Investing in nutrition security is key to sustainable development
Anthony Lake, executive director, UNICEF
Tackling the issue of early chronic nutritional deficiency must be prioritised
if the potential both of children and poor countries is to be realised
From "The G8 Camp David Summit 2012: The Road to Recovery," edited by John Kirton and Madeline Koch,
published by Newsdesk Media Group and the G8 Research Group, 2012
To download a low-resolution pdf, click here.
The condition known as stunting – the irreversible result of chronic nutritional deprivation during the most critical phase of child development – may be among the least understood and least prioritised development issues today.
It represents a huge moral and practical challenge. It is also one of the greatest opportunities for G8 members to help developing countries – and their children – to reach their potential.
The news that hundreds of millions of children are at risk – of death, of a life shorter than that of their peers, of poorer cognitive capacity and thus less ability to learn in school and earn as adults – should command headlines and compel immediate action.
And yet the condition that affects these children – stunting – is still relatively unknown among many development professionals, health and education ministers – even among medical practitioners.
Stunting is the irreversible outcome of chronic nutritional deficiency during the first thousand days of a child's life, from conception through pregnancy to the age of two. The damage it causes to a child's development is permanent – and the cumulative effect it can have on a country's development is considerable.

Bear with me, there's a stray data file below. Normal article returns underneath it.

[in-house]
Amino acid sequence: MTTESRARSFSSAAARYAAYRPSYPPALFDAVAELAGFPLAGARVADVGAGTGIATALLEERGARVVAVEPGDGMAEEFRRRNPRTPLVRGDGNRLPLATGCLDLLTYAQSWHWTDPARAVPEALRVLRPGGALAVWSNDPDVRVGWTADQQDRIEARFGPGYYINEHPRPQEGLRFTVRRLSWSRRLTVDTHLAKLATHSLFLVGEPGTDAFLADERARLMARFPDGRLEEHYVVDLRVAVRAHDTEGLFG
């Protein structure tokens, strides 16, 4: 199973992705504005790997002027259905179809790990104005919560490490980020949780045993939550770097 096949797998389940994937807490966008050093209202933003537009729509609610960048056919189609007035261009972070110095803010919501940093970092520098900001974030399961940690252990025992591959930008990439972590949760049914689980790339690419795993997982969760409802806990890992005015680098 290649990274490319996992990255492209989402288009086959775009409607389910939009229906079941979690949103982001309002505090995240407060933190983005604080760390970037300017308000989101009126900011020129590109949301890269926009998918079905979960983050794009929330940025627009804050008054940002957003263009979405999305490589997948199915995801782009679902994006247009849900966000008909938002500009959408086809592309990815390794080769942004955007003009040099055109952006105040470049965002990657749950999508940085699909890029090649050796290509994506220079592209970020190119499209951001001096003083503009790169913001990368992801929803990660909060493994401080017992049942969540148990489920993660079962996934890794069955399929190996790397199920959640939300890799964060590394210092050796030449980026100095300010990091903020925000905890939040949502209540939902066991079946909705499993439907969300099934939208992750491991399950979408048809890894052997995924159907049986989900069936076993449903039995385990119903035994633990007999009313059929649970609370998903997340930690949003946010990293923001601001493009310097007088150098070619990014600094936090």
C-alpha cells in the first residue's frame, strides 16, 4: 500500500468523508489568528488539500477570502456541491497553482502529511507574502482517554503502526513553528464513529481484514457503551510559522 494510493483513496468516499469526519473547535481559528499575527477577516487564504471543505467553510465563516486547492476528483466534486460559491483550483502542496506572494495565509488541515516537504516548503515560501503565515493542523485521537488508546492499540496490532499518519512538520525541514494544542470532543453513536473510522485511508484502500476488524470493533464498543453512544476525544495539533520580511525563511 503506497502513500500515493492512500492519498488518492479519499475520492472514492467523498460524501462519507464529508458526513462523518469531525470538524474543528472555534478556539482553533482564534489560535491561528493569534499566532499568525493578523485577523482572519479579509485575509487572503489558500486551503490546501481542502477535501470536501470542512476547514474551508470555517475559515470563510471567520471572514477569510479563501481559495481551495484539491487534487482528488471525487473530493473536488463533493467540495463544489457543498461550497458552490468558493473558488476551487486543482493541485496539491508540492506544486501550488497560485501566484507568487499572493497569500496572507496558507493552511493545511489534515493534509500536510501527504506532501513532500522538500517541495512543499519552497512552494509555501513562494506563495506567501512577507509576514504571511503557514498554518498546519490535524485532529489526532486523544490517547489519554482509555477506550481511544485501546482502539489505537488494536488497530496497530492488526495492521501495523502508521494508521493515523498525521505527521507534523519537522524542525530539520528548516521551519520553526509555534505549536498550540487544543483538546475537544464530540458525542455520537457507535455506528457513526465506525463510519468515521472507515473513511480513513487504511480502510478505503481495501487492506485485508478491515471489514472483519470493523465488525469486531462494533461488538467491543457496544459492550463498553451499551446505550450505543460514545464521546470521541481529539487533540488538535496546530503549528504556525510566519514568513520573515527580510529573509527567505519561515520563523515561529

Stunted children are inches shorter than they could have been with proper nutrition. Their immune systems are weaker, leaving them more vulnerable to disease. A stunted child is up to five times more likely to die from diarrhoea – a condition which kills more than 3,000 children under five every day around the world.
The condition affects far more than the body. It also inalterably affects the development of the brain. If one compares the brain cells of a well-nourished child with those of a stunted child, the difference is apparent, even to an untrained eye.
These deficits in brain-cell size and connectivity translate to a loss of between two to three years of learning. Later, when such stunted children enter the workforce, their diminished physical and cognitive development can reduce their earning capacity by as much as 22 per cent.
In dozens of countries, up to 40 per cent of children suffer from stunting. In six countries, more than 50 per cent suffer from this condition. In Afghanistan, 59 per cent of children under five are stunted.
The burden is not restricted to poor or food-insecure countries. In India, a middle-income, food-secure country, nearly half of all children under five are stunted. Widespread in middle-as well as lower-income countries, stunting is among the most glaring inequities in the world. It most affects the poorest children, who are three times as likely as the richest children to be stunted.